- ISEE-3 Current Location 21 June 2014
- Worldwide Audience for ISEE-3 TCM Burn
- Top 12 visiting countries for #ISEE3 Telemetry mirror server of today @ISEE3Reboot 1/2
- Rest of the visiting countries for #ISEE3 Telemetry mirror server of today @ISEE3Reboot 2/2

Jump Starting ISEE-3

In Effort to Shift Abandoned NASA Craft, a Hiccup (or Burp), New York Times

"The first part of the maneuver succeeded, a milestone in an effort to resurrect a zombie spacecraft that NASA abandoned 17 years ago. But then -- perhaps to be expected during work on a jalopy -- problems cropped up, and the thrusters failed to fire properly. Another attempt to complete the course correction will be made Wednesday. "I feel like it is taunting us sometimes," Keith Cowing, one of the leaders of the effort, said of the 36-year-old spacecraft, the International Sun-Earth Explorer-3, or ISEE-3. It is not NASA commanding the spacecraft now, but a group of civilians working in a former McDonald's in California taking advantage of technological goodies of the 21st century, including Skype, Twitter, laptop computers and crowdsourcing."

More stories

ISEE-3 Status Report 7 July 2014 (evening)

"If all goes according to plan on Tuesday, 8 July, we will conduct the Trajectory Correction Maneuver (TCM). This will require a much longer firing of the spacecraft's thrusters.  Our window at Arecibo opens at 12:42 pm EDT and extends until 3:29 pm EDT. If the burn is a success we will follow up with another ranging session using the DSN to get an exact measure of the spacecraft's position, trajectory, and speed.  After that we should be good to go for our lunar flyby on 10 August. After the last technical tag-up for today it looks like TCM will be 432-435 pulses fired in 7 segments with a total delta V of approximately 7 m/sec."

Keith's update: We managed to conduct the first segment but encountered problems with the second and halted the remainder of segment firings. We're looking at data and formulating a plan for tomorrow.

Keith's 2 July note: We just fired the engines on ISEE-3 to perform a spin-up burn. Preliminary results confirm the burn and a change in rotation. The spin rate was originally 19.16 rpm. It is now at 19.76 rpm. The original mission specifications call for 19.75 +/- 0.2 rpm - so we are exactly where we wanted to be.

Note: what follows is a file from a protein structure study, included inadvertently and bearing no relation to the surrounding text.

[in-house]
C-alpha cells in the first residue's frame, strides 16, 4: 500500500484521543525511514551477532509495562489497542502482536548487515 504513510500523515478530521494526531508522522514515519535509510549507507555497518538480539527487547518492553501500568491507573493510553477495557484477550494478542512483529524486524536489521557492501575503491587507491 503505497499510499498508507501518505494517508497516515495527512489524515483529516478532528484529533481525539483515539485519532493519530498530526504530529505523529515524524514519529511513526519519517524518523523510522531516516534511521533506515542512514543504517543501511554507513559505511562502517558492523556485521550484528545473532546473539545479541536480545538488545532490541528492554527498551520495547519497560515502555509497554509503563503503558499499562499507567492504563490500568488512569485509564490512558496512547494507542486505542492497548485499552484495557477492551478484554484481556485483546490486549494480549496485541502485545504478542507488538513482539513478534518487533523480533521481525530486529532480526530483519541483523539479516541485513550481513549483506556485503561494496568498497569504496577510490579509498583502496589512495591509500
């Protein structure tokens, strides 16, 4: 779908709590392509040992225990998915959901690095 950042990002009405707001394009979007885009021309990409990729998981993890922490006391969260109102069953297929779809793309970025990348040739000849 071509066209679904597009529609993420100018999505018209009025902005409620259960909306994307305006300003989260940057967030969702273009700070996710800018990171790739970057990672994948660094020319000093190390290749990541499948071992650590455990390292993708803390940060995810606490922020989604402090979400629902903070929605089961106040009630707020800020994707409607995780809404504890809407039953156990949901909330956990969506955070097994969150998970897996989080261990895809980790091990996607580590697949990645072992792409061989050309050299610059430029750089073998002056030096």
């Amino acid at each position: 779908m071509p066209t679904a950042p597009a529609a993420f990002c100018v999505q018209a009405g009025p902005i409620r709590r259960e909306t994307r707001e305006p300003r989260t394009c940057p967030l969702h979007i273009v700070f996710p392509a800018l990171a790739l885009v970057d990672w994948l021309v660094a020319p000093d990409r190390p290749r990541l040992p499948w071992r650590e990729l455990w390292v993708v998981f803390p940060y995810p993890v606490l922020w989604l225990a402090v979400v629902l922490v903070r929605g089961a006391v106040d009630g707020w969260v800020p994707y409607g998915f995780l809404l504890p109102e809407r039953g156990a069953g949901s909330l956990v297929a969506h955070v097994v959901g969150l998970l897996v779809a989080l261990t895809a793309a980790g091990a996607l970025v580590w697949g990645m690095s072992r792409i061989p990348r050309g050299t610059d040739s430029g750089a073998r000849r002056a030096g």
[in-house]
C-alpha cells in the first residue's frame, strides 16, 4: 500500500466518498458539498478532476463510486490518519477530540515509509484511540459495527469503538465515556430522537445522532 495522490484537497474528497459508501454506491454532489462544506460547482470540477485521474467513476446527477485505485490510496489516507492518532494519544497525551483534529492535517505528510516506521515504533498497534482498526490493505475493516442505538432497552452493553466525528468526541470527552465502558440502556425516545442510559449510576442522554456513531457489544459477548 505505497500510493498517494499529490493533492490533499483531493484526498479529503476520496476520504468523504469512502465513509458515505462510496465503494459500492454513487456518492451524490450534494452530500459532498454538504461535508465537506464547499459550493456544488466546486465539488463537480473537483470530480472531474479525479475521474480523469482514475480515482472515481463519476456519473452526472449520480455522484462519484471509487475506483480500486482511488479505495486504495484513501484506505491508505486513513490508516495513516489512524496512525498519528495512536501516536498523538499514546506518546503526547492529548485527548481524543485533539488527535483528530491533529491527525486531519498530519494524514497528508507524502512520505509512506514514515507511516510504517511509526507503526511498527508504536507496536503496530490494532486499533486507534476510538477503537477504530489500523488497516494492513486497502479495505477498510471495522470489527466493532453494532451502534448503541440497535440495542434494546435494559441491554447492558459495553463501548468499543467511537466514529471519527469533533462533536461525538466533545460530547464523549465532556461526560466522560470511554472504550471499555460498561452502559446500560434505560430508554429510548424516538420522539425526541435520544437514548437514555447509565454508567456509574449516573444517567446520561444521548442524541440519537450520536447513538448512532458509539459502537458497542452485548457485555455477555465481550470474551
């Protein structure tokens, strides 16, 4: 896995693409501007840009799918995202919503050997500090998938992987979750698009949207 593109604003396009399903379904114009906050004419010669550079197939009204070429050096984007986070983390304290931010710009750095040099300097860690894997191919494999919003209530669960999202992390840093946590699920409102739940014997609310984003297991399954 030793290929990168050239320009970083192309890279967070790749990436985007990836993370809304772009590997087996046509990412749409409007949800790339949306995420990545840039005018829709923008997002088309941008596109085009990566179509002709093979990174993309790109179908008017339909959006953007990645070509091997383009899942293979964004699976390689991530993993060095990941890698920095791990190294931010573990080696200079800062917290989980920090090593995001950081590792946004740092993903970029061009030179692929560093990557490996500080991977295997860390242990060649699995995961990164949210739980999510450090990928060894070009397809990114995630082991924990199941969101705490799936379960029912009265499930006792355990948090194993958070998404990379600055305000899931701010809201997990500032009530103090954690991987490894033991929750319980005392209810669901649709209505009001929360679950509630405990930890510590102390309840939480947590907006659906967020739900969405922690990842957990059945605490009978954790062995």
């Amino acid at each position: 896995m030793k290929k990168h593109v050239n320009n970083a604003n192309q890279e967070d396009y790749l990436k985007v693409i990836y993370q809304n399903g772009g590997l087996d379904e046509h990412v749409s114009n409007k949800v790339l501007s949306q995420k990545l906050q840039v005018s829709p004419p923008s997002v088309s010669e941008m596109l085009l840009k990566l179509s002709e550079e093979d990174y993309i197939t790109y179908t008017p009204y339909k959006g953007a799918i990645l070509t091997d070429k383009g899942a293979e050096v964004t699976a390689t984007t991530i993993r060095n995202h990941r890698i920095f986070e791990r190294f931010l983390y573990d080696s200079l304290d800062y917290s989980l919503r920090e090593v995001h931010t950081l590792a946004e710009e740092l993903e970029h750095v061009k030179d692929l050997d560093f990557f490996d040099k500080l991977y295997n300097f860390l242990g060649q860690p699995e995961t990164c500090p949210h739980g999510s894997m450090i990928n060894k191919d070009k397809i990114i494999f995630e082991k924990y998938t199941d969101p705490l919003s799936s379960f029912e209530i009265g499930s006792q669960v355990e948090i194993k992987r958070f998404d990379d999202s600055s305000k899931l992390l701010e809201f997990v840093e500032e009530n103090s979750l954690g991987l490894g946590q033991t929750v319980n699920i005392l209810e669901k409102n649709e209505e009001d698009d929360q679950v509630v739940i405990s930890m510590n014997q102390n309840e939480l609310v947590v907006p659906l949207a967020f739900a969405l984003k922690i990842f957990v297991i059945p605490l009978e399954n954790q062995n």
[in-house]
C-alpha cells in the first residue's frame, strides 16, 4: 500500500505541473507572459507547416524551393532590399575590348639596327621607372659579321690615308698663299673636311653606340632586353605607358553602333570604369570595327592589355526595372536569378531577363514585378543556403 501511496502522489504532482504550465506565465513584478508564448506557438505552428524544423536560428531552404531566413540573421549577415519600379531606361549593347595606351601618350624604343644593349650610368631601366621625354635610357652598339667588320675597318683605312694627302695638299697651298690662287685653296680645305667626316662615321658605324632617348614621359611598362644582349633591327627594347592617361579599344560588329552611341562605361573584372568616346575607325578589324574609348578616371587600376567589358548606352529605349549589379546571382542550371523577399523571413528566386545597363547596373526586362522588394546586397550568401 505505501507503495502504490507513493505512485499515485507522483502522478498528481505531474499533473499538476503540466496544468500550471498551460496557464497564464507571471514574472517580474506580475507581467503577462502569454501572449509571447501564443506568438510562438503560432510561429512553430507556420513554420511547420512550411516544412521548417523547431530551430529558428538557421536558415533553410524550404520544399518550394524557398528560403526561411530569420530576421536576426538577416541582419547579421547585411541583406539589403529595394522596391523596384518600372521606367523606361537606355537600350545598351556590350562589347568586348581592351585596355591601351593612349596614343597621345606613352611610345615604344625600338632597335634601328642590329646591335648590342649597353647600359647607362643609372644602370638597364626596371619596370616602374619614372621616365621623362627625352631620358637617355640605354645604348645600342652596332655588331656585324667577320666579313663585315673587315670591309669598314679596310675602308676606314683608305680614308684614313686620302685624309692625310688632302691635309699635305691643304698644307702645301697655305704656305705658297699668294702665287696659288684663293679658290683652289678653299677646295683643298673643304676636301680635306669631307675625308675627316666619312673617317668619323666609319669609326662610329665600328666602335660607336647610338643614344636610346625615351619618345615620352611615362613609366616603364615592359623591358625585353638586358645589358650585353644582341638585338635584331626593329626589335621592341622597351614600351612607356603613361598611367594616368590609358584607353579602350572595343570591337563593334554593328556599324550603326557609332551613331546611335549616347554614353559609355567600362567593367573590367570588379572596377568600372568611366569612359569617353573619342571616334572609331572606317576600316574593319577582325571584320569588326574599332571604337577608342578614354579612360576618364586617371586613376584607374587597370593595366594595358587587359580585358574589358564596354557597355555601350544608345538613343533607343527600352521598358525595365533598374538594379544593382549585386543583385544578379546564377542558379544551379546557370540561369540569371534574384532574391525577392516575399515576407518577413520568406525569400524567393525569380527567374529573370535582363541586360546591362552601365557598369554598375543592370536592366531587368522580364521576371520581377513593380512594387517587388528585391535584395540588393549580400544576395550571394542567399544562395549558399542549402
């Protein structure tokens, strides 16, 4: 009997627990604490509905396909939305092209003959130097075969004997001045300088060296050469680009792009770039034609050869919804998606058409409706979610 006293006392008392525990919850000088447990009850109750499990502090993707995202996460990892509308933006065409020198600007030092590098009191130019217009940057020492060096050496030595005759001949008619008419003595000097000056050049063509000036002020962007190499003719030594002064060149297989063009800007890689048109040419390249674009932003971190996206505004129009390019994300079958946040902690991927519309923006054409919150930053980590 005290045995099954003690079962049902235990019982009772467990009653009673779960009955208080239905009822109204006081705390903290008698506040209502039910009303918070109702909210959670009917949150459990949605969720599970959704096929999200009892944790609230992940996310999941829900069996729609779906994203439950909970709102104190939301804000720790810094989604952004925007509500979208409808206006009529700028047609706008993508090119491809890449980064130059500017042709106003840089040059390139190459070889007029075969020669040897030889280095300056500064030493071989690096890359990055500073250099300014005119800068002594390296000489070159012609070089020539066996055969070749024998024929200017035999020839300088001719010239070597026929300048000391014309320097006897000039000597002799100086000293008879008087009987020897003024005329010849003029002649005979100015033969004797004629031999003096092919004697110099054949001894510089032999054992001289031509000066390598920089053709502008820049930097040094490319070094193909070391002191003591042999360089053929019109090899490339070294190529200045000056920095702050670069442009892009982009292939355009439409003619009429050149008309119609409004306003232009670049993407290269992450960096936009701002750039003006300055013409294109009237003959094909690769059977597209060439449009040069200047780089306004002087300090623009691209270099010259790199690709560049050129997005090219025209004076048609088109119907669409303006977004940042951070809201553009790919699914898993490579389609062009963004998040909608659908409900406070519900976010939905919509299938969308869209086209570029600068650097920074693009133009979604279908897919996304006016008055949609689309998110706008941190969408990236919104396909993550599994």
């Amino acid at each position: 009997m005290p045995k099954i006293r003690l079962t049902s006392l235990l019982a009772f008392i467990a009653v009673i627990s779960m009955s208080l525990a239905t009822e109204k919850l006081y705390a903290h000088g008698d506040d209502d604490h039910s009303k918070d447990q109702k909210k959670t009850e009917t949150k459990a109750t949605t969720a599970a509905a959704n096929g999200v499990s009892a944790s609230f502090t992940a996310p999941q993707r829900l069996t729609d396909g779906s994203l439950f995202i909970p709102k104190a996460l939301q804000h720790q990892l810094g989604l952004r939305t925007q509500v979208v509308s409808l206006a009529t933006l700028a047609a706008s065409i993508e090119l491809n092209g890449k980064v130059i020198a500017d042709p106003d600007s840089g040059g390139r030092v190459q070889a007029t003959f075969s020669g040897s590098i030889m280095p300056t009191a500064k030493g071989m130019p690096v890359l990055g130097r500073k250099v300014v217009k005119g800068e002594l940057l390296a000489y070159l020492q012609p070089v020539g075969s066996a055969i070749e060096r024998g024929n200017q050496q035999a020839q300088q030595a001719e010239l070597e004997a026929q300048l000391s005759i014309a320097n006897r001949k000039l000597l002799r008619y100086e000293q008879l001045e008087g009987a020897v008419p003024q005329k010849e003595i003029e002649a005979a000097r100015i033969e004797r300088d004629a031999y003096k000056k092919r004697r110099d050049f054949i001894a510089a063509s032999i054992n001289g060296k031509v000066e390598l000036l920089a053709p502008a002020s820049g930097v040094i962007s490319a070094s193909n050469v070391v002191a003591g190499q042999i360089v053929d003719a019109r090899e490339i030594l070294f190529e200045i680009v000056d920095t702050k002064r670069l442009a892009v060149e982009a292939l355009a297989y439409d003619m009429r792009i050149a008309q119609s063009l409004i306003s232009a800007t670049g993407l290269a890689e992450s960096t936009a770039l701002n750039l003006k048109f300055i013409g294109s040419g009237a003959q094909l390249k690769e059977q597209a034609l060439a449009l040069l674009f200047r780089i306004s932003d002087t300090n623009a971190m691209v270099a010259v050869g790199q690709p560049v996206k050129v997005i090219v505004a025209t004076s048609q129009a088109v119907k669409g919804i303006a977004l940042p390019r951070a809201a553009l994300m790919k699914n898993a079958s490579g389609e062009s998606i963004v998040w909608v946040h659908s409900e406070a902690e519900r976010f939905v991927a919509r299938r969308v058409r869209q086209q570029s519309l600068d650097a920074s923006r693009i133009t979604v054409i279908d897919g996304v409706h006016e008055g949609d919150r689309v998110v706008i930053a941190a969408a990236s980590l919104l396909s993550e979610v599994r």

Keith's 7 July update: We are planning to try and do our Trajectory Correction Maneuver burn tomorrow. Arecibo window extends from 12:42pm - 3:29pm EDT. Follow along at @ISEE3Reboot

- ISEE-3 Reboot Project Mission Control Team (photo)
- Jóvenes por el Espacio Grupo México Listens to ISEE-3
- ISEE-3 Current Location 3 July 2014

Notes on the ISEE-3 Vector Helium Magnetometer From the Original Principal Investigator

"Ed Smith, Original Original Principal Investigator on ISEE-3 Vector Helium Magnetometer: The effort to recapture the ISEE-/ ICE spacecraft has just achieved a notable scientific success. Data recovered from the spacecraft very recently show that the magnetometer is not only operating well but has observed a large rapid change in the Interplanetary Magnetic Field/IMF."

Keith's note: We were able to use the B transmitter today for the first time but were unable to complete the various steps needed to command ISEE-3 to fire its engines. There is a chance of a window at Arecibo tomorrow. Meanwhile, the first scientific measurements by ISEE-3 in decades have been obtained. Recent magnetometer data from ISEE-3 shows clear evidence of a recent solar event. We will be releasing more information on these observations very soon.


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This page is an archive of entries in the ISEE-3 category from July 2014.